Mandelson offers hope to Midlands car industry
Feb 6 2009 By Alun Thorne
Lord Mandelson offered a small crumb of hope to the ailing West Midland automotive sector when he addressed the CBI manufacturing dinner at the Hilton Metropole in Solihull.
The Business Secretary, while accepting there were tough times ahead for manufacturers, told the audience on Thursday night that they were looking at a number of initiatives to help car makers in the region.
While reiterating the Government’s commitments to opening credit lines for car makers, Lord Mandelson, for the first time, said the Government was looking at the experience of other European countries with their car scrapping schemes which it’s hoped will drive consumer demand for new cars.
He announced plans to launch manufacturing insight focusing on encouraging young people into the sector. However, he admitted that the Government’s role was to look after “all the people” and said that it was not the Government’s role to save every individual job.
Despite the economic downturn the bullish Business Secretary said: “We drove the first Industrial Revolution and will drive the next one.”
At the event, Birmingham Post editor Marc Reeves presented a communique to the Business Secretary. The strategy was drawn up at an unprecedented summit this week at the ICC where 200 delegates from business, industry, politics and academia heard from Jaguar Land Rover chief executive Dave Smith, Unite leader Tony Woodley and Birmingham Business School director David Bailey, about the parlous state of the sector on which up to 100,000 jobs in the West Midlands depend.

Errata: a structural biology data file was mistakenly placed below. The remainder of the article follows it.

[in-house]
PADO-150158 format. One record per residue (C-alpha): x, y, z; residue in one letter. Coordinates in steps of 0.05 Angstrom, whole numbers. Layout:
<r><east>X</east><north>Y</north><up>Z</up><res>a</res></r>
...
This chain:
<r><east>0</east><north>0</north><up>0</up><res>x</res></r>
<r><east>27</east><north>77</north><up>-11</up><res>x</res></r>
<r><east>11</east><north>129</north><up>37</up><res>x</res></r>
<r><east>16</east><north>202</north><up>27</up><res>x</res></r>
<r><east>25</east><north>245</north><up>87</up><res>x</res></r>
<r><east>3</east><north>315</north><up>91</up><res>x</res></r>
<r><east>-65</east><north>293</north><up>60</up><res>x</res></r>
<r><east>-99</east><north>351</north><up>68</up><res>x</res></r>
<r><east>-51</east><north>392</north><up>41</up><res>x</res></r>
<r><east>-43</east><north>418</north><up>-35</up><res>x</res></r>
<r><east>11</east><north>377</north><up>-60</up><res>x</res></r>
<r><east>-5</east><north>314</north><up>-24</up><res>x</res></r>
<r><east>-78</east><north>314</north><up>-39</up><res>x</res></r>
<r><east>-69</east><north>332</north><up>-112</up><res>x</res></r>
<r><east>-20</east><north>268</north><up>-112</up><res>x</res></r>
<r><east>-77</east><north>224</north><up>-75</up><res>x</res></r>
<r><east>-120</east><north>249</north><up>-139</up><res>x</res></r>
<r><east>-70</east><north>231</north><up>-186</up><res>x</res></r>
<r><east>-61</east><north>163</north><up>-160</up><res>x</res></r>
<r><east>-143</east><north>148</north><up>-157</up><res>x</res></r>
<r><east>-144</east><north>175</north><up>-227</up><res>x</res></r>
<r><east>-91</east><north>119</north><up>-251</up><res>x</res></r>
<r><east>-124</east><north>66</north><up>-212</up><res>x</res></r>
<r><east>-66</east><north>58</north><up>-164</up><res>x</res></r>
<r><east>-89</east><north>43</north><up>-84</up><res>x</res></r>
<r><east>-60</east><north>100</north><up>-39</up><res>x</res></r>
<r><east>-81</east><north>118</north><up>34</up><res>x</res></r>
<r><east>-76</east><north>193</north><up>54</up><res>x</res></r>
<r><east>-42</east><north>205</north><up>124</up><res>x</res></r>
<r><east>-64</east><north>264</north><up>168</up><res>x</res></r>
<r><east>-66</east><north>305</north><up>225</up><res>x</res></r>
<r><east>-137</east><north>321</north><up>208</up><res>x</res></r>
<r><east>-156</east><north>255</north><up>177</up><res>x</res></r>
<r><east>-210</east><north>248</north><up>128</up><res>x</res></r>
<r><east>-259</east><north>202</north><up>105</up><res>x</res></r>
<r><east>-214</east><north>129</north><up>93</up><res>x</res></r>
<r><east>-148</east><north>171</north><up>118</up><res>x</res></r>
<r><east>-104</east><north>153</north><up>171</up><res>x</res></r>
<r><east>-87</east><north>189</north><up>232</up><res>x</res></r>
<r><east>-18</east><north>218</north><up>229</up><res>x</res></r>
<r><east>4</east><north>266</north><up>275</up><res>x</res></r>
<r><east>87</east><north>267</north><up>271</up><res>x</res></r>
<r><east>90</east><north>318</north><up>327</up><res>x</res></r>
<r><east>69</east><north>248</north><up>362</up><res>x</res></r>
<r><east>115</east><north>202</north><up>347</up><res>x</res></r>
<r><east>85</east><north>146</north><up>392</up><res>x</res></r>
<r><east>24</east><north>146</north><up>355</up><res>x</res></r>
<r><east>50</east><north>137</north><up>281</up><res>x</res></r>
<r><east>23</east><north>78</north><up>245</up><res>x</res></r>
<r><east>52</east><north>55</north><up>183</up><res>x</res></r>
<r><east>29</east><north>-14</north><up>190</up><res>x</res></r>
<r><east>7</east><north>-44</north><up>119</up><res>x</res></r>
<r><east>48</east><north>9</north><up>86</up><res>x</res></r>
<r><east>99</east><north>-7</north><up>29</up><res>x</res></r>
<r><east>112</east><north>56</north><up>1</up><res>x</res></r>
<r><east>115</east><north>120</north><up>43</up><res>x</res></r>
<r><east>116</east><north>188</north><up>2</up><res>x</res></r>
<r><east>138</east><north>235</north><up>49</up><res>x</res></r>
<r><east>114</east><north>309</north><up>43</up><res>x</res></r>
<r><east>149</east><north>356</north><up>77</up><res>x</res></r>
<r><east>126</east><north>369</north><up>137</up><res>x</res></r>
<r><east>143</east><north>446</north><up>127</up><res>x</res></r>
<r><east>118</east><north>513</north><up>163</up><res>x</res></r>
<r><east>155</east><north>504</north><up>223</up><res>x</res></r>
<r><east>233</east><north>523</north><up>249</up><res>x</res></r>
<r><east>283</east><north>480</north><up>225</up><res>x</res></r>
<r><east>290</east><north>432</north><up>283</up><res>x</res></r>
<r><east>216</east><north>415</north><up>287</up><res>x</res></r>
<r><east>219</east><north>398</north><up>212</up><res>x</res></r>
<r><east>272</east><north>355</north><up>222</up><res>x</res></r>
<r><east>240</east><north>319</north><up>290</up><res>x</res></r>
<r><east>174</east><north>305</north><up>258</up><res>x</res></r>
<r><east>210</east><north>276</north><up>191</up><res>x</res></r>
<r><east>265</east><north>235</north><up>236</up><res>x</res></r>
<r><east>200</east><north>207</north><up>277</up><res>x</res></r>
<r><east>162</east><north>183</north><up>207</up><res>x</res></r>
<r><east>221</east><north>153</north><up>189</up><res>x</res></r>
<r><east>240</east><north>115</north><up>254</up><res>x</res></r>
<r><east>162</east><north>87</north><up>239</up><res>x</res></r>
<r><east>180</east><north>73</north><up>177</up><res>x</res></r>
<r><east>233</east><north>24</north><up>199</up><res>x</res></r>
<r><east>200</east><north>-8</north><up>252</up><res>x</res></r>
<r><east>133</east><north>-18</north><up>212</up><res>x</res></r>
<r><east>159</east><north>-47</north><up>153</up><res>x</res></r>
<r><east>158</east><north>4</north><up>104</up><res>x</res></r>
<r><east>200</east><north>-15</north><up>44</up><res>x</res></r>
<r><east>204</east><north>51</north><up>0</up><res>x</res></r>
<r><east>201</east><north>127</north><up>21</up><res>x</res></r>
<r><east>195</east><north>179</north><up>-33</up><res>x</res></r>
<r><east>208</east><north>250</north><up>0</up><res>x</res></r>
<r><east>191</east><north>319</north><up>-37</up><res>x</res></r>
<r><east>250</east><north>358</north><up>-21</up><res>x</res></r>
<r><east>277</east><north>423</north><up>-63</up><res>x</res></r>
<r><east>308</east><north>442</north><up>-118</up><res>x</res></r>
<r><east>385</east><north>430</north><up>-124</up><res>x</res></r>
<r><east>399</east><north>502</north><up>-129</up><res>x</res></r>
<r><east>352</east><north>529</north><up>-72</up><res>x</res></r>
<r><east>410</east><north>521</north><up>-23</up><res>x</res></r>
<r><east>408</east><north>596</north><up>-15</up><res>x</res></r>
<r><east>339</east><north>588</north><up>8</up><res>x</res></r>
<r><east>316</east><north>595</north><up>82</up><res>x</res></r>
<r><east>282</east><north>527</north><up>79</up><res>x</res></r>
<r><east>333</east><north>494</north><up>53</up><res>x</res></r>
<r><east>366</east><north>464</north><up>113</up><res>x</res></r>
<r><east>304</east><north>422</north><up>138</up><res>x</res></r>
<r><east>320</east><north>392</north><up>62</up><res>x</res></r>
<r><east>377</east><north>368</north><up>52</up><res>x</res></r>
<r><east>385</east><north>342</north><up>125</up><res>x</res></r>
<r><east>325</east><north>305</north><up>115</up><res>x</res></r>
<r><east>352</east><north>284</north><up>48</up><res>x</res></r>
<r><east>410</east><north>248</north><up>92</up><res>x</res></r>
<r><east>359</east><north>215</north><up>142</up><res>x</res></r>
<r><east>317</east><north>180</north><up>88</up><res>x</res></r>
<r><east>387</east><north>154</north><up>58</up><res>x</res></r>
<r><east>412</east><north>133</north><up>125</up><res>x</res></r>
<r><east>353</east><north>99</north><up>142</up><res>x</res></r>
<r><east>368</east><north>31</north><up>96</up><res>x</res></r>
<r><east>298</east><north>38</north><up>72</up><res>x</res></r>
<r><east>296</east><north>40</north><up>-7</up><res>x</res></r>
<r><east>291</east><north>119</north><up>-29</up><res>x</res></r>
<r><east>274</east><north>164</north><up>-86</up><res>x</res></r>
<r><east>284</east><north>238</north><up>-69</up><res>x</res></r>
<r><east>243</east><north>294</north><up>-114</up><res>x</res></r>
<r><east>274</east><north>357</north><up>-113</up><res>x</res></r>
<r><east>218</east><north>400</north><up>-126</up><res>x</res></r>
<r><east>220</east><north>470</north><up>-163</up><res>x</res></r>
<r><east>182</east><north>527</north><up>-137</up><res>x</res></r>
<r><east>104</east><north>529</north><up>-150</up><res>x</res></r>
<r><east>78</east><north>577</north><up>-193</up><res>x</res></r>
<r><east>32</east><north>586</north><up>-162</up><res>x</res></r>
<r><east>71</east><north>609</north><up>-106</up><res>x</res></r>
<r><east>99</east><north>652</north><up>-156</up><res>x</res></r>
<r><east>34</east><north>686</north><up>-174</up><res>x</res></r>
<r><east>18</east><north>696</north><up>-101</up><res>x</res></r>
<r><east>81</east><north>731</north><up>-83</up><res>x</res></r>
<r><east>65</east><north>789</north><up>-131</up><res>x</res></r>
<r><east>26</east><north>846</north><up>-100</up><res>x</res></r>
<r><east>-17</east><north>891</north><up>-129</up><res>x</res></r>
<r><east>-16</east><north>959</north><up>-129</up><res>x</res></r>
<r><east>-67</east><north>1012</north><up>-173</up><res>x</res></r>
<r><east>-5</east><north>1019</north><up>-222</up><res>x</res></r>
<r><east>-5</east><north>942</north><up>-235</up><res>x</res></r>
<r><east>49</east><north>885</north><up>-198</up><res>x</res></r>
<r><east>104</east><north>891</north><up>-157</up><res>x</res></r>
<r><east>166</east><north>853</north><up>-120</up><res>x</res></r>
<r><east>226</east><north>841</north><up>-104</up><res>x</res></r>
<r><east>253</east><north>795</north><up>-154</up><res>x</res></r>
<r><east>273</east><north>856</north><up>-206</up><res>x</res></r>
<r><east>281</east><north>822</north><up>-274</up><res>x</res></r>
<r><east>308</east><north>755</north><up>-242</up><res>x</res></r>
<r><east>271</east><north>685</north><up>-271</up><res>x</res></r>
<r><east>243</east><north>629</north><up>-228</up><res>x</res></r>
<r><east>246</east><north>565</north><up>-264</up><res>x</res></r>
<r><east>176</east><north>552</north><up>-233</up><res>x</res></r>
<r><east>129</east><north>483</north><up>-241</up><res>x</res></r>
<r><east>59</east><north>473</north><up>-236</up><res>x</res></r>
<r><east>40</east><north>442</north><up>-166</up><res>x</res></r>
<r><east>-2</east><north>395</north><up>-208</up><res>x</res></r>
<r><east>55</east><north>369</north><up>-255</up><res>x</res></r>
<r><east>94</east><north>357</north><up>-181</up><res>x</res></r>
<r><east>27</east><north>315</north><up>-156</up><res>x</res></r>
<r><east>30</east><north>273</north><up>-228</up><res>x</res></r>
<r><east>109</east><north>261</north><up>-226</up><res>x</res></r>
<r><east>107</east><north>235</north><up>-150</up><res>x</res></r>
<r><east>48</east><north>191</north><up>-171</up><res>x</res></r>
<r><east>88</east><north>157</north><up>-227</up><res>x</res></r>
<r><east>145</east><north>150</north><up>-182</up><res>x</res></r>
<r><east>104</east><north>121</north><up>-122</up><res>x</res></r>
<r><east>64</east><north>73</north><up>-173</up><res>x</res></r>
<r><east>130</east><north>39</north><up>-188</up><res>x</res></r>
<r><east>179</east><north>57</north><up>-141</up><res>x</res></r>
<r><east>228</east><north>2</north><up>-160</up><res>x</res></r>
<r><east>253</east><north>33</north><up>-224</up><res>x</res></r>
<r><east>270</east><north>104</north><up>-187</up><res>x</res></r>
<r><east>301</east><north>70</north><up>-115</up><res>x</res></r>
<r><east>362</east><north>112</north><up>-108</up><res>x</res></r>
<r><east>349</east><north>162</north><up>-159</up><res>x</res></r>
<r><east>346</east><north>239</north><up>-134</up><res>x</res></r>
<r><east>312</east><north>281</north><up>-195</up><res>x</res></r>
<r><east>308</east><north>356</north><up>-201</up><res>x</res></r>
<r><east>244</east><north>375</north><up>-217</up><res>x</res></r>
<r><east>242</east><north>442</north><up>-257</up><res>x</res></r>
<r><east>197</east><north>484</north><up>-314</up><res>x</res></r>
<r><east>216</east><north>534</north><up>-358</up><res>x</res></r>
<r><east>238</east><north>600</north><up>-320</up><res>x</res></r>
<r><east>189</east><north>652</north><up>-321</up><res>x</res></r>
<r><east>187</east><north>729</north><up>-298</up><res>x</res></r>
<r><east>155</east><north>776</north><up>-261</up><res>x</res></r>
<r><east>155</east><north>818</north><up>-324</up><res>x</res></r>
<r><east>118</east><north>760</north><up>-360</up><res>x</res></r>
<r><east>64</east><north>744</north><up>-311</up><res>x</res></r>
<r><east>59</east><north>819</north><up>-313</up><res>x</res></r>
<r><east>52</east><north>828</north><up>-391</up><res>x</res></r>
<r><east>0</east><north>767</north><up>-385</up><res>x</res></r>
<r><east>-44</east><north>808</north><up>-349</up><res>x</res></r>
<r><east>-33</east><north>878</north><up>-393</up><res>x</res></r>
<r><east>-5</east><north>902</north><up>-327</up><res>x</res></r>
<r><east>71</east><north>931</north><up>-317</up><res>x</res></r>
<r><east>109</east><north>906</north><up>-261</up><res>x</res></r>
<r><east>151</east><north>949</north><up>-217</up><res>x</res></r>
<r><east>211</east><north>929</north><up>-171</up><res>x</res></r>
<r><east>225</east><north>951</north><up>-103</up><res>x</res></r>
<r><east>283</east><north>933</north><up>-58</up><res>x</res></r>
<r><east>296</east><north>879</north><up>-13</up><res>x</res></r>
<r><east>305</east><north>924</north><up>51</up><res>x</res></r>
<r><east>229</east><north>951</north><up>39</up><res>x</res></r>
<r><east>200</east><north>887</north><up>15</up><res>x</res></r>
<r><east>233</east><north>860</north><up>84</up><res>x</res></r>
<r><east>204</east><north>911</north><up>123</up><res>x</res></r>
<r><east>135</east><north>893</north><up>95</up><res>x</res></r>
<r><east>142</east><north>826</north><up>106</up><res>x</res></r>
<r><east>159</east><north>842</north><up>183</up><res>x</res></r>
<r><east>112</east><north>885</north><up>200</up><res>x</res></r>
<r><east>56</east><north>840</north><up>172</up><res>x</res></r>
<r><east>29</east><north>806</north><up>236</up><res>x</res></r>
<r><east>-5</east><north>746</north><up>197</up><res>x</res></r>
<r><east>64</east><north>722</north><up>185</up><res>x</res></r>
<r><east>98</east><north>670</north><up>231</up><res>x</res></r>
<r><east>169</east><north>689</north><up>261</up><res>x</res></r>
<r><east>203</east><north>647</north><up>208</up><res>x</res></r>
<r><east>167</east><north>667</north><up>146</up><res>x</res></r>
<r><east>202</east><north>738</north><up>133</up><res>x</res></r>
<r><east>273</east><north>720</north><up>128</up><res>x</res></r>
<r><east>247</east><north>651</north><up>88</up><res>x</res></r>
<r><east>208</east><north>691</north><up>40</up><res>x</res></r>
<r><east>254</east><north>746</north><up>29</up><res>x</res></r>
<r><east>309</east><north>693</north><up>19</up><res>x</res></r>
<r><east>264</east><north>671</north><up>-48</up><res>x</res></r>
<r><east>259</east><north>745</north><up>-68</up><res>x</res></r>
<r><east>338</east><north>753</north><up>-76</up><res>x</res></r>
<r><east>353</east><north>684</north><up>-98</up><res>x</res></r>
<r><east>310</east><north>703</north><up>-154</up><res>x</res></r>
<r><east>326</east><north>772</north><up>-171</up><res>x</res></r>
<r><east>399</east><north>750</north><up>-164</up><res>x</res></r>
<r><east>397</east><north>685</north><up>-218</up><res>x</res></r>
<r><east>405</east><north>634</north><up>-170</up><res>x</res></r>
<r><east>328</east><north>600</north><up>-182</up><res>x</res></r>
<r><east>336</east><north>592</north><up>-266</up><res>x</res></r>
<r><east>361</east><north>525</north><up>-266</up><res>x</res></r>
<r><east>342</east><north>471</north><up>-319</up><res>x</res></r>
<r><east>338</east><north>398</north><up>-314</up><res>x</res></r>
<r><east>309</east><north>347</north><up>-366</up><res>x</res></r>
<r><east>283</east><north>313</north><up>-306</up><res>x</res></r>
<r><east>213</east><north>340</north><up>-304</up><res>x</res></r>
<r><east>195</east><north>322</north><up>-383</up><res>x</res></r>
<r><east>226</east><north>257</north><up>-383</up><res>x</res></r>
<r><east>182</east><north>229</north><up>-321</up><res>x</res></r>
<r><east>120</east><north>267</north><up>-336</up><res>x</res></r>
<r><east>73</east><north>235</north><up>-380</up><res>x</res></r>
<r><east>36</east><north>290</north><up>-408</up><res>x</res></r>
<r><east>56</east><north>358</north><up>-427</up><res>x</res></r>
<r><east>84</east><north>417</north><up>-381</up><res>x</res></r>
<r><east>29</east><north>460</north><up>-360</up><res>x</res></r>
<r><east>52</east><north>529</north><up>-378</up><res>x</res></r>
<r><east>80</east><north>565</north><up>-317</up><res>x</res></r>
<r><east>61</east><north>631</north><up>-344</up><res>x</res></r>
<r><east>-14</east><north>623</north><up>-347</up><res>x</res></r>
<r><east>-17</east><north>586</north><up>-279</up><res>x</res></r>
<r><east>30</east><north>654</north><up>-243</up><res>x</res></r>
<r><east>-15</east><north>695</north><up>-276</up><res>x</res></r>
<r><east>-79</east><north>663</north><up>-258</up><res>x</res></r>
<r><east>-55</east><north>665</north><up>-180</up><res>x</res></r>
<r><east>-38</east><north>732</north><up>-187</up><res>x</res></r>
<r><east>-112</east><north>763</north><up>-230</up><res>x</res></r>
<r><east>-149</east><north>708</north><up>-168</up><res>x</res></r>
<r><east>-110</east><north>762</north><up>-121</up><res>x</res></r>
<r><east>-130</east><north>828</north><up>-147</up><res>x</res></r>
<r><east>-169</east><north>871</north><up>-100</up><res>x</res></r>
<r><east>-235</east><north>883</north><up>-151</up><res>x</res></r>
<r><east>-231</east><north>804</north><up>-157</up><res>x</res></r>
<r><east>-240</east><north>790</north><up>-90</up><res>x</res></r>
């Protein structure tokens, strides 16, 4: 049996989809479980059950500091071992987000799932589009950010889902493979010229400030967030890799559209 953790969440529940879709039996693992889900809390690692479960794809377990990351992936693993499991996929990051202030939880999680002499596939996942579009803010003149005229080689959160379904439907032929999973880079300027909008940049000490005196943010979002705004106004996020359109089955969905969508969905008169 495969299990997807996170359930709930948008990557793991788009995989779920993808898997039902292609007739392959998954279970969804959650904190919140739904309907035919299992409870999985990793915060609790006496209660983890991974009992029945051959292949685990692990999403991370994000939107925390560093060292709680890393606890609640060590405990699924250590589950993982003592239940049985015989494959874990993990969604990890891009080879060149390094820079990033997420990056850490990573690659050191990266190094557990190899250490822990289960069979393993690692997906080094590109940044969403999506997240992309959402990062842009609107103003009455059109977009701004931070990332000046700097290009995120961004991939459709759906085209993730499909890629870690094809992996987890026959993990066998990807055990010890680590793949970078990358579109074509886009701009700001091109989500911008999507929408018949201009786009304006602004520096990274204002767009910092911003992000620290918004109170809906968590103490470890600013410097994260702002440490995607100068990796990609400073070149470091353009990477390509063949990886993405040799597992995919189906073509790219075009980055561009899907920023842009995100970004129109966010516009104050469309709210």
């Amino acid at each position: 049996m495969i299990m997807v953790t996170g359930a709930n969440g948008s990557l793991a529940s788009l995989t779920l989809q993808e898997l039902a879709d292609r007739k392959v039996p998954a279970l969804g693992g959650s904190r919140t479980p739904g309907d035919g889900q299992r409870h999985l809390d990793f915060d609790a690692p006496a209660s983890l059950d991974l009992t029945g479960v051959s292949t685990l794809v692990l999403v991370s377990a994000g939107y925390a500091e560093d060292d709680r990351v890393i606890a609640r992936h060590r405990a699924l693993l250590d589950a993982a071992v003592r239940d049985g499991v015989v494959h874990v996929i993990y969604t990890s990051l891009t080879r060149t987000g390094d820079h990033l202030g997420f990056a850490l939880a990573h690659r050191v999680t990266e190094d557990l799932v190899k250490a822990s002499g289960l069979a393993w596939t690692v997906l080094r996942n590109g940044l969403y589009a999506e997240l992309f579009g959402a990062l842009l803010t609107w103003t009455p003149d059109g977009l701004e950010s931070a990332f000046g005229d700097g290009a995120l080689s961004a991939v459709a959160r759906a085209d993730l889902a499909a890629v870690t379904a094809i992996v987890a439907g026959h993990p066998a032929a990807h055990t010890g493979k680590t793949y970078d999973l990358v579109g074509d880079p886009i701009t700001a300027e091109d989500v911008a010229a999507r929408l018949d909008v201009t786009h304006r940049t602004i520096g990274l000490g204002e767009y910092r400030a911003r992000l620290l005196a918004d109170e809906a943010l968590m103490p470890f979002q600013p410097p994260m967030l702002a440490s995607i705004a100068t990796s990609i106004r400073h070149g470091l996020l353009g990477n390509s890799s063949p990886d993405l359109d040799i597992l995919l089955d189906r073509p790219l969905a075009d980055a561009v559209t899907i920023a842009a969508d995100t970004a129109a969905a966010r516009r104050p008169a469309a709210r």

The overwhelming message from the summit, organised by the Birmingham Post, Birmingham City Council, the Birmingham Chamber, Marketing Birmingham and the NEC Group, was that proposals made by the Government on manufacturing support were not detailed or wide-ranging enough, and more needs to be done if giants like JLR are going to survive.
CBI boss Richard Lambert – also speaking before the event – agreed there was a concern about how the Government’s aid package was to reach the companies that needed it.
“The Government is going in the right direction but now it is time to deliver,” he said. “A priority for manufacturing has to be restoring the flow of credit to stabilise business and begin recovery.”
The Government’s £1.3 billion aid package was “complex and not well-communicated. This is all about confidence and people need explanations, reassurance and a sense of direction.”
Mr Lambert said the Government also needed to spell out the direction the post-recession economy would take, the longer-term vision needed to focus on manufacturing, skills and training, and the tax and regulation regime needed to ensure the country competes.
The meeting last night came as the Society of Motor Manufacturers and Traders revealed new car sales had dropped more than 30 per cent in January compared to the same time in 2007. But Jaguar bucked the trend, with sales up 55 per cent for the same period, supporters claiming it was still very much a sound business that needs to be supported. Of JLR and its recent media coverage, Dave Smith said: “What I recognise is a company which is the UK’s biggest automotive exporter whose sales grew by 30 per cent in the last five years and whose brands are desired from Milan to Moscow, from Birmingham to Beijing.”